They'd have to keep changing the manual on a pretty regular basis, what with the new fangled ideas, laws and crap that each changing government comes up with.
                Letting agents would end up spending an unrealistic time retraining they're staff, can't see that happening somehow.

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                • #9
                  Originally posted by Izzycam View Post
                  They'd have to keep changing the manual on a pretty regular basis, what with the new fangled ideas, laws and crap that each changing government comes up with.
                  Letting agents would end up spending an unrealistic time retraining they're staff, can't see that happening somehow.
                  Brilliant bit of irony there izzy... (it was irony wasn't it???)
                  I am legally unqualified: If you need to rely on advice check it with a suitable authority - eg a solicitor specialising in landlord/tenant law...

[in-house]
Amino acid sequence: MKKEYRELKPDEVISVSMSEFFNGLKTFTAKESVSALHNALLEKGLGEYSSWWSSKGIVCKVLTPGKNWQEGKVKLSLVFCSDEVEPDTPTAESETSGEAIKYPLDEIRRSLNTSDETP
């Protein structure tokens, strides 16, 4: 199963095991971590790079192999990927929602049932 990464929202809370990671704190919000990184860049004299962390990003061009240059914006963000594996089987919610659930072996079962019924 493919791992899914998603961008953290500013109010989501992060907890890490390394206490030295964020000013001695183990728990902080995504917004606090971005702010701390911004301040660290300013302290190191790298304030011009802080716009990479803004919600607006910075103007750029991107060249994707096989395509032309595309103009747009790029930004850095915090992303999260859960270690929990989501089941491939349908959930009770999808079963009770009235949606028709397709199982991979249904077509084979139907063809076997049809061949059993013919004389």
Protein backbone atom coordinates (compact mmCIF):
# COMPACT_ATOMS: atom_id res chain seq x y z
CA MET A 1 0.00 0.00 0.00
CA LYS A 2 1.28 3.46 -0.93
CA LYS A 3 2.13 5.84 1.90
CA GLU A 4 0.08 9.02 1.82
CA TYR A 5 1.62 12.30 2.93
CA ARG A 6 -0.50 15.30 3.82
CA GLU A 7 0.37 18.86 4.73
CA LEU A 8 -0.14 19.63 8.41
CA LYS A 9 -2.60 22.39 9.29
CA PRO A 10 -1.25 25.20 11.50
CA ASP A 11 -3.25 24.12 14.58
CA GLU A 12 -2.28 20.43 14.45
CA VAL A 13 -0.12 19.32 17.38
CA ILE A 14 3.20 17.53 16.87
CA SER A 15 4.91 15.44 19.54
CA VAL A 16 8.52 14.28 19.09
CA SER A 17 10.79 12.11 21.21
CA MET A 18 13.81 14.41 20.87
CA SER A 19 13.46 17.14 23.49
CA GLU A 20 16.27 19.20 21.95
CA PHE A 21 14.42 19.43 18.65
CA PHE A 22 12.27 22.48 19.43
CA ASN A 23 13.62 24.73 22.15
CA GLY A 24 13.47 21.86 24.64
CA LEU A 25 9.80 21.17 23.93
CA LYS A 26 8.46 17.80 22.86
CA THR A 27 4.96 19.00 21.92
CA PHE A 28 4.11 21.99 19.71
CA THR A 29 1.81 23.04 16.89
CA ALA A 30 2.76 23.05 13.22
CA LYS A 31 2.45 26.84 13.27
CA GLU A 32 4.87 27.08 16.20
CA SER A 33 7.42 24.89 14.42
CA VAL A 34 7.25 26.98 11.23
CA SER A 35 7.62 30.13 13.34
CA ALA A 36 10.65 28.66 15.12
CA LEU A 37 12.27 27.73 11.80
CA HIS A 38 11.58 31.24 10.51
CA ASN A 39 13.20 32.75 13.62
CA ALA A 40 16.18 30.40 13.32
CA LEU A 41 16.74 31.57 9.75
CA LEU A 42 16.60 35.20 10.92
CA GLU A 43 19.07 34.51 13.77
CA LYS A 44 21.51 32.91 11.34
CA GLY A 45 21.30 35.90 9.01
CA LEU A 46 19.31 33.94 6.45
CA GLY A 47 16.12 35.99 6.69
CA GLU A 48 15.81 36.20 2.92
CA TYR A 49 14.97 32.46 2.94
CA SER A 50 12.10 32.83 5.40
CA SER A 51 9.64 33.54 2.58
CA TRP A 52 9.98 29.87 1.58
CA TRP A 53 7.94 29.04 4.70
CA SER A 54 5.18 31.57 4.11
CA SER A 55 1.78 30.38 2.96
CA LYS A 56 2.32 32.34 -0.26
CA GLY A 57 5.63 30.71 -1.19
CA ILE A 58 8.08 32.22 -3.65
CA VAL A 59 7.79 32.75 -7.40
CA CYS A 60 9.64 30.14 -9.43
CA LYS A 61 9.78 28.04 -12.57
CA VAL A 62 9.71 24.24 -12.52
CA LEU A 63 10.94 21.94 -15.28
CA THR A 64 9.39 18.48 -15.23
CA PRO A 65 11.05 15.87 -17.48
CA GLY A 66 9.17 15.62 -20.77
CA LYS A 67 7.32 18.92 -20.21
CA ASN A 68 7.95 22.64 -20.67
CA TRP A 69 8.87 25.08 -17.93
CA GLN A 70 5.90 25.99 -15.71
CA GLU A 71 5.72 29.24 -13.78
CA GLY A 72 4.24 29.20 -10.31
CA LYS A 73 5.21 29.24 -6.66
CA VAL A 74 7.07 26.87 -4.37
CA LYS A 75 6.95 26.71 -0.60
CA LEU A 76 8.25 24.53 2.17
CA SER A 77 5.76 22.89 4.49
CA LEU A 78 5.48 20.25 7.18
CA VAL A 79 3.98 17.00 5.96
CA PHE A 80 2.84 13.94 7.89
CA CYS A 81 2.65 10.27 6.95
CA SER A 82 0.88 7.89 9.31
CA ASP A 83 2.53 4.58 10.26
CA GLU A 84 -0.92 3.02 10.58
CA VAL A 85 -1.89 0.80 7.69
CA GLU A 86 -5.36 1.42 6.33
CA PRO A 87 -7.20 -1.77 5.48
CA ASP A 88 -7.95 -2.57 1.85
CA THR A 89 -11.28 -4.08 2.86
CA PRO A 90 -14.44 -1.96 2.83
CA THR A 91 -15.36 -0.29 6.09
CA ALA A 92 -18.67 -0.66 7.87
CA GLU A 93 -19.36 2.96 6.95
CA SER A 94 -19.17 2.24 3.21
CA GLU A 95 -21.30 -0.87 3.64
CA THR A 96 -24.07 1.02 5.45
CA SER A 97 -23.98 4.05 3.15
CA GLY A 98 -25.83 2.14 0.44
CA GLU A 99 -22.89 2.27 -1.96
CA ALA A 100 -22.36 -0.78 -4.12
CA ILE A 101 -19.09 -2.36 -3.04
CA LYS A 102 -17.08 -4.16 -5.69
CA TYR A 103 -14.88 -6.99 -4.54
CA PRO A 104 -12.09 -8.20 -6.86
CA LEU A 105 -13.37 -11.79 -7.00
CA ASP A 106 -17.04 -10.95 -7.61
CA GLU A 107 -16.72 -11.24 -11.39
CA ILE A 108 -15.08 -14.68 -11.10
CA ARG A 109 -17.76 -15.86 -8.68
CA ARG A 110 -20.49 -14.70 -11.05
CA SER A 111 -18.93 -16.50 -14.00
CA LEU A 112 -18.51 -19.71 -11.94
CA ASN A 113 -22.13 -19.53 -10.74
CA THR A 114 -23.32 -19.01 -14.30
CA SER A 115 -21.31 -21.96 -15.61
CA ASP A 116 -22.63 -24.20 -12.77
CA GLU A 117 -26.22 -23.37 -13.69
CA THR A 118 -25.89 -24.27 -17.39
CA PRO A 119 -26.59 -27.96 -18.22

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                  • #10
                    I am often amazed and companies attitudes to training; on one hand we have local authorities who grind to a halt due to training ( one recently sent all it's technical staff off for a whole week) and private companies that expect the training to be done after work hours.

                    Most updates as above can be done in a half hour, besides people stop listening if it's much longer. Start it at 9 sharp on a Wednesday and open at 9.35. Job done.
                    Based on the information posted, I offer my thoughts.Any action you then take is your liability. While commending individual effort, there is no substitute for a thorough review of documents and facts by paid for professional advisers.

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                    • #11
                      As the old saying goes, if you think education is expensive try ignorance...